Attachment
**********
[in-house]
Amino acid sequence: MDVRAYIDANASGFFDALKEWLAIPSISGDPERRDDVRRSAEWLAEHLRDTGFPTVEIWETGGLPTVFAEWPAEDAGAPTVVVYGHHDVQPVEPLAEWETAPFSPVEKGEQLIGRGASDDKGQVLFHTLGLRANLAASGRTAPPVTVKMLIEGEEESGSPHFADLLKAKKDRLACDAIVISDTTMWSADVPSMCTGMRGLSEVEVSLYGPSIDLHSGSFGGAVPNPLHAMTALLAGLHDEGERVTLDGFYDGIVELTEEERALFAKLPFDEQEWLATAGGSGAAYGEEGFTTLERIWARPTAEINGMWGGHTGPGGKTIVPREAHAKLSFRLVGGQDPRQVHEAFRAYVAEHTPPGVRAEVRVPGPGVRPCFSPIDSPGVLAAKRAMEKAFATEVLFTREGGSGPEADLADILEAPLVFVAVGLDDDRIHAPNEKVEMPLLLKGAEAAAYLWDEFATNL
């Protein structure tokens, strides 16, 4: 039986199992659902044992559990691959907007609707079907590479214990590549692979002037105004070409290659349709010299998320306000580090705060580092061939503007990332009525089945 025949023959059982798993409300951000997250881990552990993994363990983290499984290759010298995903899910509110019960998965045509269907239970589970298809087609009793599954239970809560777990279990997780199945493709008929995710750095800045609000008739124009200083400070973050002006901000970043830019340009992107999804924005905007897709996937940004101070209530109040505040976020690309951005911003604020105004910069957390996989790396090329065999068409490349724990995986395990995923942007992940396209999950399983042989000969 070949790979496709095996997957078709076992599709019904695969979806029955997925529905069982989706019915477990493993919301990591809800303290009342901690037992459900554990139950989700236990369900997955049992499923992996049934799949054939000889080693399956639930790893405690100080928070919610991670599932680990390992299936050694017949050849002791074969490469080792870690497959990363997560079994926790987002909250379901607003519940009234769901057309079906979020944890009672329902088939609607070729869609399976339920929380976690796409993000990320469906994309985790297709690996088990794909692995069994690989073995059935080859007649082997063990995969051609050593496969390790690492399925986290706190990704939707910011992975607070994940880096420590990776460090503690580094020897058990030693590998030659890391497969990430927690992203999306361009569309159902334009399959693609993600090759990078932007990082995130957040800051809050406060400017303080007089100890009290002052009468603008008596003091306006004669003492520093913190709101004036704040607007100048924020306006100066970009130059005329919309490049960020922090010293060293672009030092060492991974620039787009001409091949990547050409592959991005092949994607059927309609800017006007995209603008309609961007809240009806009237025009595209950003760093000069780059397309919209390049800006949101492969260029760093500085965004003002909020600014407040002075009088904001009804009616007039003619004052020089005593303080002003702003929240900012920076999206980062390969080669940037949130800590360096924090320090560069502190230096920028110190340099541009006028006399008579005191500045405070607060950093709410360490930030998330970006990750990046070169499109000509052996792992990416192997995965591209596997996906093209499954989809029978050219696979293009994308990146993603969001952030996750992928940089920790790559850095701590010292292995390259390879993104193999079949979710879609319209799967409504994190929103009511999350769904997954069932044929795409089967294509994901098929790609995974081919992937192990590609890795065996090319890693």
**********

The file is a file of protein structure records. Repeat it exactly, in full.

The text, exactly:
[in-house]
Amino acid sequence: MDVRAYIDANASGFFDALKEWLAIPSISGDPERRDDVRRSAEWLAEHLRDTGFPTVEIWETGGLPTVFAEWPAEDAGAPTVVVYGHHDVQPVEPLAEWETAPFSPVEKGEQLIGRGASDDKGQVLFHTLGLRANLAASGRTAPPVTVKMLIEGEEESGSPHFADLLKAKKDRLACDAIVISDTTMWSADVPSMCTGMRGLSEVEVSLYGPSIDLHSGSFGGAVPNPLHAMTALLAGLHDEGERVTLDGFYDGIVELTEEERALFAKLPFDEQEWLATAGGSGAAYGEEGFTTLERIWARPTAEINGMWGGHTGPGGKTIVPREAHAKLSFRLVGGQDPRQVHEAFRAYVAEHTPPGVRAEVRVPGPGVRPCFSPIDSPGVLAAKRAMEKAFATEVLFTREGGSGPEADLADILEAPLVFVAVGLDDDRIHAPNEKVEMPLLLKGAEAAAYLWDEFATNL
């Protein structure tokens, strides 16, 4: 039986199992659902044992559990691959907007609707079907590479214990590549692979002037105004070409290659349709010299998320306000580090705060580092061939503007990332009525089945 025949023959059982798993409300951000997250881990552990993994363990983290499984290759010298995903899910509110019960998965045509269907239970589970298809087609009793599954239970809560777990279990997780199945493709008929995710750095800045609000008739124009200083400070973050002006901000970043830019340009992107999804924005905007897709996937940004101070209530109040505040976020690309951005911003604020105004910069957390996989790396090329065999068409490349724990995986395990995923942007992940396209999950399983042989000969 070949790979496709095996997957078709076992599709019904695969979806029955997925529905069982989706019915477990493993919301990591809800303290009342901690037992459900554990139950989700236990369900997955049992499923992996049934799949054939000889080693399956639930790893405690100080928070919610991670599932680990390992299936050694017949050849002791074969490469080792870690497959990363997560079994926790987002909250379901607003519940009234769901057309079906979020944890009672329902088939609607070729869609399976339920929380976690796409993000990320469906994309985790297709690996088990794909692995069994690989073995059935080859007649082997063990995969051609050593496969390790690492399925986290706190990704939707910011992975607070994940880096420590990776460090503690580094020897058990030693590998030659890391497969990430927690992203999306361009569309159902334009399959693609993600090759990078932007990082995130957040800051809050406060400017303080007089100890009290002052009468603008008596003091306006004669003492520093913190709101004036704040607007100048924020306006100066970009130059005329919309490049960020922090010293060293672009030092060492991974620039787009001409091949990547050409592959991005092949994607059927309609800017006007995209603008309609961007809240009806009237025009595209950003760093000069780059397309919209390049800006949101492969260029760093500085965004003002909020600014407040002075009088904001009804009616007039003619004052020089005593303080002003702003929240900012920076999206980062390969080669940037949130800590360096924090320090560069502190230096920028110190340099541009006028006399008579005191500045405070607060950093709410360490930030998330970006990750990046070169499109000509052996792992990416192997995965591209596997996906093209499954989809029978050219696979293009994308990146993603969001952030996750992928940089920790790559850095701590010292292995390259390879993104193999079949979710879609319209799967409504994190929103009511999350769904997954069932044929795409089967294509994901098929790609995974081919992937192990590609890795065996090319890693």